Türkiye’s main opposition party, the Republican People’s Party (CHP), has declared the normalisation of ties with the Assad regime and the return of Syrian refugees as one of its main agendas for the upcoming elections, which has quite resoundingly resonated with the Turkish population. In such circumstances, Erdogan and his party is treading carefully, reaching out to Bashar al-Assad and signalling to the people that they, too, are ready to resolve the ‘refugee crisis’. These political manoeuvres are aimed at preserving power in domestic politics. On the foreign policy front, Erdogan wants to use the support of the Assad regime and Russia to keep the PYD and YPG in check. Overall, Erdogan aims to achieve domestic and foreign policy objectives by realigning relations with the Assad regime.
The Refugee Question
The issue of refugees has prominently figured in Turkish domestic politics. To some extent, the simmering tensions between Syrians and Turks also influenced the 2019 municipal elections in Türkiye, when the AKP faced an electoral setback in big cities. Since these elections, there have been increasing tensions between the Turks and Syrians, which have led to sporadic attacks against the latter. The attack on Syrians in 2021 in Ankara was representative of this growing hostility towards refugees. And this hostility could further increase after a Syrian woman carried out a blast in Istanbul on 13 November 2022.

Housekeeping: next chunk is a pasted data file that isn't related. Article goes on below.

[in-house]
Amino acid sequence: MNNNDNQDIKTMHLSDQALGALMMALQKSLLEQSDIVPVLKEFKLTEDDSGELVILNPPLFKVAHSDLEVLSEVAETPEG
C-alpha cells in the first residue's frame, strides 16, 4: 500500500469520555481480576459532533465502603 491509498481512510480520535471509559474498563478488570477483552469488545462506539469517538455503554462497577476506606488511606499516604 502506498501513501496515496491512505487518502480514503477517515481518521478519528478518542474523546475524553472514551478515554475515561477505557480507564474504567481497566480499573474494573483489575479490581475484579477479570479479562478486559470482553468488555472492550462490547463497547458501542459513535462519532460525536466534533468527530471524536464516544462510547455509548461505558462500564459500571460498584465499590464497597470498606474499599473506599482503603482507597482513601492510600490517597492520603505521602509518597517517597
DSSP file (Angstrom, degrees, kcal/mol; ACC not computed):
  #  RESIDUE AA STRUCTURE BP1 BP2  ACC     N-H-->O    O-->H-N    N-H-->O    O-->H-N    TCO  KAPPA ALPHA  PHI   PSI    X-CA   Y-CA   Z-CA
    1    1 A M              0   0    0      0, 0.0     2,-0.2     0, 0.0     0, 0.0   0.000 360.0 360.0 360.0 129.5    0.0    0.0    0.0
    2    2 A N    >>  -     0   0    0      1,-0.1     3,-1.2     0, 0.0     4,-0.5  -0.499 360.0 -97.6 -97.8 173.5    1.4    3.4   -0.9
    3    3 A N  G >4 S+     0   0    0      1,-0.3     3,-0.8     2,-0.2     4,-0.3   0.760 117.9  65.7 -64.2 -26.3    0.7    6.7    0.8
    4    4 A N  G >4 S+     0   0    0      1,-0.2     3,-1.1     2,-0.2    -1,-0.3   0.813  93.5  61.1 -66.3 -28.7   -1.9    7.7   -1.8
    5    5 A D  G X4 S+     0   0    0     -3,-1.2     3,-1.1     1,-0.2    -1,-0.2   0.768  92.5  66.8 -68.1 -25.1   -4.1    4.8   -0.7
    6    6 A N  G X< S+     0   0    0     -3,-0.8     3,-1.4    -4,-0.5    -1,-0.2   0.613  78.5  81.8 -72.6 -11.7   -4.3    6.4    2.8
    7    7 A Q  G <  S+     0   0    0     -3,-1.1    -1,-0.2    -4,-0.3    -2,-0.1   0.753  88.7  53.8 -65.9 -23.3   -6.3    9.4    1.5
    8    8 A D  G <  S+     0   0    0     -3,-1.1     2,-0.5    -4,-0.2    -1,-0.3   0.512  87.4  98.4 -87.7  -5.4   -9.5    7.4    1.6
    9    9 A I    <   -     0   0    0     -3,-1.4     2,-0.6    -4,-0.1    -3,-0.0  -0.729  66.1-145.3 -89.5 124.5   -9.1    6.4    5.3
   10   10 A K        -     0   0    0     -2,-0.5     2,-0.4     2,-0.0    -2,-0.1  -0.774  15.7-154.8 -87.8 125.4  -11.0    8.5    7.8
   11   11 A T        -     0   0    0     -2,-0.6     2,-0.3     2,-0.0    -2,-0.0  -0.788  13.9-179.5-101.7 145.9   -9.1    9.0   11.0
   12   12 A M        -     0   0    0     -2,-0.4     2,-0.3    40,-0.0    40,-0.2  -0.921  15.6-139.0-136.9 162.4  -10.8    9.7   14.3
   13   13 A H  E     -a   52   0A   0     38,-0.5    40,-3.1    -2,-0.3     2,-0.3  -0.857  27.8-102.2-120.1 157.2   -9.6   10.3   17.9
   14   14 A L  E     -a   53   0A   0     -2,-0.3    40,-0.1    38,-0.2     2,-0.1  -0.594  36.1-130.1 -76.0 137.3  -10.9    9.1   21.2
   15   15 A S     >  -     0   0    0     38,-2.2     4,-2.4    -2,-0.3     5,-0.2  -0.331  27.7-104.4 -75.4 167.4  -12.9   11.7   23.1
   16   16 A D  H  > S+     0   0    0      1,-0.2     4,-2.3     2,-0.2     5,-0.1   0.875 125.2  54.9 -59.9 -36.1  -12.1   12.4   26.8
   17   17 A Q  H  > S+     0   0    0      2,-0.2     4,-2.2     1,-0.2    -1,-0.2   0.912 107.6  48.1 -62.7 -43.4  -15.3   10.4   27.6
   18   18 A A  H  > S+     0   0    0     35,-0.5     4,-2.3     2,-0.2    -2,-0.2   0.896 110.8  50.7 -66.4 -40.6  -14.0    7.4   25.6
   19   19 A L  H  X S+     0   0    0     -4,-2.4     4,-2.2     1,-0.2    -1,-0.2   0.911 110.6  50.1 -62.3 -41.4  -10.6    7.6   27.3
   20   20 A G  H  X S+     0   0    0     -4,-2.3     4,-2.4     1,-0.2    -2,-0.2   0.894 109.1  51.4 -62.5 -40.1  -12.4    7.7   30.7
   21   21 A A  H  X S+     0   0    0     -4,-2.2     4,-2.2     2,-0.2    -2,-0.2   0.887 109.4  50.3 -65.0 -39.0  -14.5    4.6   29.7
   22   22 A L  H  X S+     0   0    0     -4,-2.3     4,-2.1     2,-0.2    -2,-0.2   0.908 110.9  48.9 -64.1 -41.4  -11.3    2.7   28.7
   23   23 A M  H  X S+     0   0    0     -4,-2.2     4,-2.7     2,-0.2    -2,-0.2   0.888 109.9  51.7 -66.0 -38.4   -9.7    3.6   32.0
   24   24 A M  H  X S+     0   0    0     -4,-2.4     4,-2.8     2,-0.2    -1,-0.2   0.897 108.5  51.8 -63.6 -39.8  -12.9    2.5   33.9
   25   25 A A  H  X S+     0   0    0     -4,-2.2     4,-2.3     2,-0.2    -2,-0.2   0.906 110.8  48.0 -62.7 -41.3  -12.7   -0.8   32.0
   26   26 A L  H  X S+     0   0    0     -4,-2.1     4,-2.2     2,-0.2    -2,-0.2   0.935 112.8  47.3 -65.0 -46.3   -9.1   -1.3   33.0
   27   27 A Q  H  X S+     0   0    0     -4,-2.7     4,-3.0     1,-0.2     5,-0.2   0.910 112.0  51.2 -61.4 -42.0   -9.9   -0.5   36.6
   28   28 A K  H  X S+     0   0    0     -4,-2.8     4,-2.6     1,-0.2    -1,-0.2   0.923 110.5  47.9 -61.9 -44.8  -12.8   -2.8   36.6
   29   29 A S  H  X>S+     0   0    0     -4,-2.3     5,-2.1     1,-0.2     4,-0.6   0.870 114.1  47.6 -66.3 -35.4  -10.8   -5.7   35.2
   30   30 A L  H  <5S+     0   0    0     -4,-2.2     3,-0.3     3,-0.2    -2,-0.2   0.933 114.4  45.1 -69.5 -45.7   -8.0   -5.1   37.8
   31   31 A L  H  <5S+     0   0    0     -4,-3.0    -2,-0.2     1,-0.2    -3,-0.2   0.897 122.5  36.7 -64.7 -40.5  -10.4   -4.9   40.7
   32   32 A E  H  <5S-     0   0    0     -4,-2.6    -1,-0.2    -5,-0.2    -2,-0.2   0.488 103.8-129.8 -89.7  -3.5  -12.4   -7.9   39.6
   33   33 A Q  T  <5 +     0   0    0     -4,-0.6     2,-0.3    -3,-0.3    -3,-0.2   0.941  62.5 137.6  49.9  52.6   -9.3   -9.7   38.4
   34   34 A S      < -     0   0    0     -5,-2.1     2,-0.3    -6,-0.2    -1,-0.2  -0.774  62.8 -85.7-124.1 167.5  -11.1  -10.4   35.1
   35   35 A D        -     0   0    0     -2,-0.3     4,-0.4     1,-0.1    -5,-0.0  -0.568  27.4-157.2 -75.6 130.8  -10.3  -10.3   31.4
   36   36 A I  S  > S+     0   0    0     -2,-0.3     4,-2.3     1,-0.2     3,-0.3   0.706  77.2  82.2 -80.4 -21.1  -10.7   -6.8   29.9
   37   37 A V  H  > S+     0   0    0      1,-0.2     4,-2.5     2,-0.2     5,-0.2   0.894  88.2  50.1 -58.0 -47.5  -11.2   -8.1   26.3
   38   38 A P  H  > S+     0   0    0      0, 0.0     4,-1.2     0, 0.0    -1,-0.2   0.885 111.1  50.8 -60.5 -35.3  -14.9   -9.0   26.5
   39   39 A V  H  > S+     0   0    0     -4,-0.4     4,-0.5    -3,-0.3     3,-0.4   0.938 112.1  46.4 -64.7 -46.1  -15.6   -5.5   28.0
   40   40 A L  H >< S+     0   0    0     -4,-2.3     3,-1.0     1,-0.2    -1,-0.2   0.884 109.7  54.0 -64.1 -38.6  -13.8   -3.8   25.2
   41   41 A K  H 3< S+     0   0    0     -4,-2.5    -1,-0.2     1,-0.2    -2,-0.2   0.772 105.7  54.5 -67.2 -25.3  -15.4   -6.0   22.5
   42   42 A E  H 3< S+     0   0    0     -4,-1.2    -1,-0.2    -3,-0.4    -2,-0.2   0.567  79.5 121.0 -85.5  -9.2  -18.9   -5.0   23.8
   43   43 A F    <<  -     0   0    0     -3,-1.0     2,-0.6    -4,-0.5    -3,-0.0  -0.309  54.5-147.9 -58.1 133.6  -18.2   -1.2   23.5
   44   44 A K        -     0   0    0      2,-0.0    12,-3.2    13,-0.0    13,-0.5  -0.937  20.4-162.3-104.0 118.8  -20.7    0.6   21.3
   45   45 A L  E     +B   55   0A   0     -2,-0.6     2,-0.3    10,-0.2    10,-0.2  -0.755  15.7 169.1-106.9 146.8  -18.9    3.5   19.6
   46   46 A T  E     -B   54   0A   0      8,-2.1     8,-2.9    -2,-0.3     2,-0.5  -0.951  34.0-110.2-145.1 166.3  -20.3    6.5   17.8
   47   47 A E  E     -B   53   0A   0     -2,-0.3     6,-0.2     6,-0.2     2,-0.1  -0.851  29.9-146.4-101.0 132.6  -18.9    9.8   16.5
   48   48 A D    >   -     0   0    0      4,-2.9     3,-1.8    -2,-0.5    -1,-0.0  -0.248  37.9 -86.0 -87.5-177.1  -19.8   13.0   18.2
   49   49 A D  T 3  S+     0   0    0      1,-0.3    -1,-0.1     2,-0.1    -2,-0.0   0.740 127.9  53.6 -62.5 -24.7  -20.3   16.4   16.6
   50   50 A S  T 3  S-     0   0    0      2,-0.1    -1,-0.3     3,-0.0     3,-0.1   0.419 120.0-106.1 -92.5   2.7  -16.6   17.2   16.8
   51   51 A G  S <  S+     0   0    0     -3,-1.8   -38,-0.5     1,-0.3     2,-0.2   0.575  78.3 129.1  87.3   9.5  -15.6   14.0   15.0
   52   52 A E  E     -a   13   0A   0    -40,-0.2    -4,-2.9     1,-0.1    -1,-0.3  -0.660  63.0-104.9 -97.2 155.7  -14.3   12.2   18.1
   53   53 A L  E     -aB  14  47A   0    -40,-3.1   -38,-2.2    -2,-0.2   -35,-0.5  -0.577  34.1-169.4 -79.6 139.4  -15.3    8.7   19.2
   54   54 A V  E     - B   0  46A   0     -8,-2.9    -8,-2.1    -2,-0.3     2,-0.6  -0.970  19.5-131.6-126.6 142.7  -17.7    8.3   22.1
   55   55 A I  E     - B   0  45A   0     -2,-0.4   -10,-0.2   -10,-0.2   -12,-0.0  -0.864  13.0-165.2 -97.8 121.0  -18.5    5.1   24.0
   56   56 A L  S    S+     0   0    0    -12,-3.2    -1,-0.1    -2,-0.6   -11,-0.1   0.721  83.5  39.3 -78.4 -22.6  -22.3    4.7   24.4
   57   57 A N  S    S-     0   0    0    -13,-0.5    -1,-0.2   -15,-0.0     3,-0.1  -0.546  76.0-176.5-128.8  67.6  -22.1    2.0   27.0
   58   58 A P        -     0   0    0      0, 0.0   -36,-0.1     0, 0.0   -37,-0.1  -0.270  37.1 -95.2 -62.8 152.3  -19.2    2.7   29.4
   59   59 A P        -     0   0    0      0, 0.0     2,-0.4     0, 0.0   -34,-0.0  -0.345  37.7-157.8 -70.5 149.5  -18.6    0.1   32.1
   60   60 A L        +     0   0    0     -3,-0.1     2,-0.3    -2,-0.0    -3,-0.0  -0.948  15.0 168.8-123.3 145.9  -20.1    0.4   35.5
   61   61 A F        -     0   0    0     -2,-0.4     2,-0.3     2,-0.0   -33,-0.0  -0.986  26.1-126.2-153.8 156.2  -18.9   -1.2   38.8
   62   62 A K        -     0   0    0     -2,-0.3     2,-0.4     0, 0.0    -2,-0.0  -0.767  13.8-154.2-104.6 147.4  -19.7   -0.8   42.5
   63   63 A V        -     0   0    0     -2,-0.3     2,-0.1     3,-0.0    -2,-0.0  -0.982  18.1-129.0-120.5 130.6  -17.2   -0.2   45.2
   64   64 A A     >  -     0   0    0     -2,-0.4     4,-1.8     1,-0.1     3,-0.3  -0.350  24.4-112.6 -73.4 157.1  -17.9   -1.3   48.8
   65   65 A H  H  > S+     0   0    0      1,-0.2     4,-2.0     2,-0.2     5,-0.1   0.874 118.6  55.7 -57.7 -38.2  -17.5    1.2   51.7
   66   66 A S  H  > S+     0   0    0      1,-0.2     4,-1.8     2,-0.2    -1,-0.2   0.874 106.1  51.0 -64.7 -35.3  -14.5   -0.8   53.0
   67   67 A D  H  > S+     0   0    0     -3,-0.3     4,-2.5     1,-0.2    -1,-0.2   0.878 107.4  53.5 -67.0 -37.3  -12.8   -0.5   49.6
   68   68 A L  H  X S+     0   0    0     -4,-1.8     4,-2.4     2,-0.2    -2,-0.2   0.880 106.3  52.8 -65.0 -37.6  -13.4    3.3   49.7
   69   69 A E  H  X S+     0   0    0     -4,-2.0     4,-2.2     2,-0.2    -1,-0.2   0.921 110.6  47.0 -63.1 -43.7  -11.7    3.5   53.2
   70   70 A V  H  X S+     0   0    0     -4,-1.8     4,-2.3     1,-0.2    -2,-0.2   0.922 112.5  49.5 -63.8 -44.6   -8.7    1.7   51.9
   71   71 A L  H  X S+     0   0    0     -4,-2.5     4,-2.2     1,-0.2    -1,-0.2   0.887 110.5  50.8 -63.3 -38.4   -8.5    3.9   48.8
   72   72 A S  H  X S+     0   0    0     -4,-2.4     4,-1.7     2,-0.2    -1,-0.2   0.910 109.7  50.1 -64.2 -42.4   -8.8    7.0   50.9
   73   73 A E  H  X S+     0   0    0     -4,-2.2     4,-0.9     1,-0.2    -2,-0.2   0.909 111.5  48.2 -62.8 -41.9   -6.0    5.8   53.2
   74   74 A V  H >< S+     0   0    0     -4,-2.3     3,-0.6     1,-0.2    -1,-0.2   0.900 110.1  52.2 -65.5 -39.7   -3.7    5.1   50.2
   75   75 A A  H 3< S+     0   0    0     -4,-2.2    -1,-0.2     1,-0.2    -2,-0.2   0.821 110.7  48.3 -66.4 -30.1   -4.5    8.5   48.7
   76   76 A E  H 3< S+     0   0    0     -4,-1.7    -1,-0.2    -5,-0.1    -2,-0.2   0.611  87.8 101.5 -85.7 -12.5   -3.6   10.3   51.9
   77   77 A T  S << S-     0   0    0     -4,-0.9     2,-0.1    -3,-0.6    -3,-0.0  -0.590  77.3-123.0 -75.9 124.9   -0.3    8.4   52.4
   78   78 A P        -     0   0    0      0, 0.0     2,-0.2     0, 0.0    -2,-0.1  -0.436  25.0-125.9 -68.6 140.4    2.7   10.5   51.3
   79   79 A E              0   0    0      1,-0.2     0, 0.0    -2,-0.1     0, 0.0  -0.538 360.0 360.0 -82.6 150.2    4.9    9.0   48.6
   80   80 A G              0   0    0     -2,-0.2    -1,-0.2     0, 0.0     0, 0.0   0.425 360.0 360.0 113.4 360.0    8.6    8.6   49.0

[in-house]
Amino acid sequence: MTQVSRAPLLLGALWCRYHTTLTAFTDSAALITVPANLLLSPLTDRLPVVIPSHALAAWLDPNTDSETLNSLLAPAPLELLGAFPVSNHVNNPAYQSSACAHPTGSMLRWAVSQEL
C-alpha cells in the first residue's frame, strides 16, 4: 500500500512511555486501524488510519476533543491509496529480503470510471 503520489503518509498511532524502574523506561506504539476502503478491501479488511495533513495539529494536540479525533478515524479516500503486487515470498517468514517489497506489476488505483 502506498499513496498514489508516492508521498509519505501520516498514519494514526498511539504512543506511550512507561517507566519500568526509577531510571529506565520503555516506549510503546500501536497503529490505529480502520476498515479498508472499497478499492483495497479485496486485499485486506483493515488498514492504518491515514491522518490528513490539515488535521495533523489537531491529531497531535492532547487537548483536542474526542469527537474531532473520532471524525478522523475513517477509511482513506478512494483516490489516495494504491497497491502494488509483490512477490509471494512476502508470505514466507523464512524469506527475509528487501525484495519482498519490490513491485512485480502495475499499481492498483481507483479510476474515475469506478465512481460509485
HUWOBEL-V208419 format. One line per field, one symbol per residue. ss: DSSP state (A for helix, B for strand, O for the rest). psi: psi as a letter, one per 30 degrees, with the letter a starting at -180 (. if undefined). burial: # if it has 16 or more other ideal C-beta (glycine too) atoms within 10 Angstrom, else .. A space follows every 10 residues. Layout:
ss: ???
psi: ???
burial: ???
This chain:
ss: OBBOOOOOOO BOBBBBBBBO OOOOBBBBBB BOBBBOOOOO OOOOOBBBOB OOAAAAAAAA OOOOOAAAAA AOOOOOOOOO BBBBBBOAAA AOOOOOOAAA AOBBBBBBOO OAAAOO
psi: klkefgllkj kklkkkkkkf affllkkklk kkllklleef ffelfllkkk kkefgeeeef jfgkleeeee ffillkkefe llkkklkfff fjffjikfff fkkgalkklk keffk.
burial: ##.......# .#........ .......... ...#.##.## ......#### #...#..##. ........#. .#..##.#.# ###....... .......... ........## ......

Erdogan understands the impulses of the Turkish population, which is why Turkish authorities have been forcibly trying to send the refugees back to Syria. The Human Rights Watch reported in 2022 that ‘Turkish authorities arbitrarily arrested, detained, and deported hundreds of Syrian refugee men and boys to Syria between February and July 2022’. These deportations are grave violations of the principle of nonrefoulment, which prohibits the return of anyone to a country where they face a threat of persecution and torture. The deported Syrian refugees still face the threat of persecution in their home country at the hands of the Assad regime.
However, for major political parties in Türkiye, the fate of Syrian refugees is less important than winning the upcoming general elections. In such circumstances, the report that the Erdogan government is ready to withdraw its support to three main rebel groups should not come as a surprise. The withdrawal of support to rebel forces poses two problems. First, the rebel groups would not be able to resist the Assad regime’s attacks in rebel-controlled territories of northern Syria. Second, many refugees who voluntarily or otherwise have returned to Syria till now have preferred to live in rebel strongholds. In case of a military offensive from Assad forces, these rebel strongholds may fall under the regime’s control. The deported Syrian refugees may have to live again under the brutal rule of Bashar Al-Assad, from which they had fled.
The repatriation of Syrian refugees is a long and drawn-out process. It should follow when a political solution is brought to Syria, either through the UN-sponsored Geneva Process or the Astana Peace Process. Any hasty promises or decisions by Turkish leaders to deport Syrian refugees for electoral gains would put them at further risk of persecution and violence.